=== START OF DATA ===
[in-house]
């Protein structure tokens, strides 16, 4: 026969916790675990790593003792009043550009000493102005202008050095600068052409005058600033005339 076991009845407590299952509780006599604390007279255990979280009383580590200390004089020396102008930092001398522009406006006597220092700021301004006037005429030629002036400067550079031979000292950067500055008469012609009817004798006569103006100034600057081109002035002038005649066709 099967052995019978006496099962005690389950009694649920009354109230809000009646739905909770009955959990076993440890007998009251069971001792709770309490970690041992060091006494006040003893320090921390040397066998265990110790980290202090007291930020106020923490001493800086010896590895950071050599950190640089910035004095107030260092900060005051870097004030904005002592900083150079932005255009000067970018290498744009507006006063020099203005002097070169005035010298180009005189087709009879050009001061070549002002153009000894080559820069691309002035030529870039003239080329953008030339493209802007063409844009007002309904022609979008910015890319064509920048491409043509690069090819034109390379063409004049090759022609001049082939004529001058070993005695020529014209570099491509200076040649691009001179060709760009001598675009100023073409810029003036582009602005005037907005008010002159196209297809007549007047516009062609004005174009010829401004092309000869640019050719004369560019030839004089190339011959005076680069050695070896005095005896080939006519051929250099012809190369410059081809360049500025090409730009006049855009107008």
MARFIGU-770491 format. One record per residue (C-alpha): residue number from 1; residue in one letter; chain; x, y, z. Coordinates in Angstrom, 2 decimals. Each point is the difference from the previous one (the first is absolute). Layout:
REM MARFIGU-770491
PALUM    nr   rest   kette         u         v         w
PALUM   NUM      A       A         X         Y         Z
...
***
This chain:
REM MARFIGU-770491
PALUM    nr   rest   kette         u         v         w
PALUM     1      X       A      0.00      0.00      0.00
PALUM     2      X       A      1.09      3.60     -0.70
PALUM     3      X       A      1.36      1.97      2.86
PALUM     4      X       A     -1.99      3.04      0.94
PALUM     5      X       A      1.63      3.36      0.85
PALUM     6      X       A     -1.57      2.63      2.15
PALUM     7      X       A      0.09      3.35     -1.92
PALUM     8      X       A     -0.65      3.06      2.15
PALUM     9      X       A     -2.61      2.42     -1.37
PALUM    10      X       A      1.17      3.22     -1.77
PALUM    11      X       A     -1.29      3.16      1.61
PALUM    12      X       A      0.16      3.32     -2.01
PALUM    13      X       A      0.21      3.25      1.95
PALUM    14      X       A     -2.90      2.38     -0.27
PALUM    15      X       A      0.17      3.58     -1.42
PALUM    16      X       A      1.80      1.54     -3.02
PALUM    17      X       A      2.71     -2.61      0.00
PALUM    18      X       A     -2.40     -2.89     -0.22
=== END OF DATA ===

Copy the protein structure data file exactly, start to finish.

[in-house]
């Protein structure tokens, strides 16, 4: 026969916790675990790593003792009043550009000493102005202008050095600068052409005058600033005339 076991009845407590299952509780006599604390007279255990979280009383580590200390004089020396102008930092001398522009406006006597220092700021301004006037005429030629002036400067550079031979000292950067500055008469012609009817004798006569103006100034600057081109002035002038005649066709 099967052995019978006496099962005690389950009694649920009354109230809000009646739905909770009955959990076993440890007998009251069971001792709770309490970690041992060091006494006040003893320090921390040397066998265990110790980290202090007291930020106020923490001493800086010896590895950071050599950190640089910035004095107030260092900060005051870097004030904005002592900083150079932005255009000067970018290498744009507006006063020099203005002097070169005035010298180009005189087709009879050009001061070549002002153009000894080559820069691309002035030529870039003239080329953008030339493209802007063409844009007002309904022609979008910015890319064509920048491409043509690069090819034109390379063409004049090759022609001049082939004529001058070993005695020529014209570099491509200076040649691009001179060709760009001598675009100023073409810029003036582009602005005037907005008010002159196209297809007549007047516009062609004005174009010829401004092309000869640019050719004369560019030839004089190339011959005076680069050695070896005095005896080939006519051929250099012809190369410059081809360049500025090409730009006049855009107008």
MARFIGU-770491 format. One record per residue (C-alpha): residue number from 1; residue in one letter; chain; x, y, z. Coordinates in Angstrom, 2 decimals. Each point is the difference from the previous one (the first is absolute). Layout:
REM MARFIGU-770491
PALUM    nr   rest   kette         u         v         w
PALUM   NUM      A       A         X         Y         Z
...
***
This chain:
REM MARFIGU-770491
PALUM    nr   rest   kette         u         v         w
PALUM     1      X       A      0.00      0.00      0.00
PALUM     2      X       A      1.09      3.60     -0.70
PALUM     3      X       A      1.36      1.97      2.86
PALUM     4      X       A     -1.99      3.04      0.94
PALUM     5      X       A      1.63      3.36      0.85
PALUM     6      X       A     -1.57      2.63      2.15
PALUM     7      X       A      0.09      3.35     -1.92
PALUM     8      X       A     -0.65      3.06      2.15
PALUM     9      X       A     -2.61      2.42     -1.37
PALUM    10      X       A      1.17      3.22     -1.77
PALUM    11      X       A     -1.29      3.16      1.61
PALUM    12      X       A      0.16      3.32     -2.01
PALUM    13      X       A      0.21      3.25      1.95
PALUM    14      X       A     -2.90      2.38     -0.27
PALUM    15      X       A      0.17      3.58     -1.42
PALUM    16      X       A      1.80      1.54     -3.02
PALUM    17      X       A      2.71     -2.61      0.00
PALUM    18      X       A     -2.40     -2.89     -0.22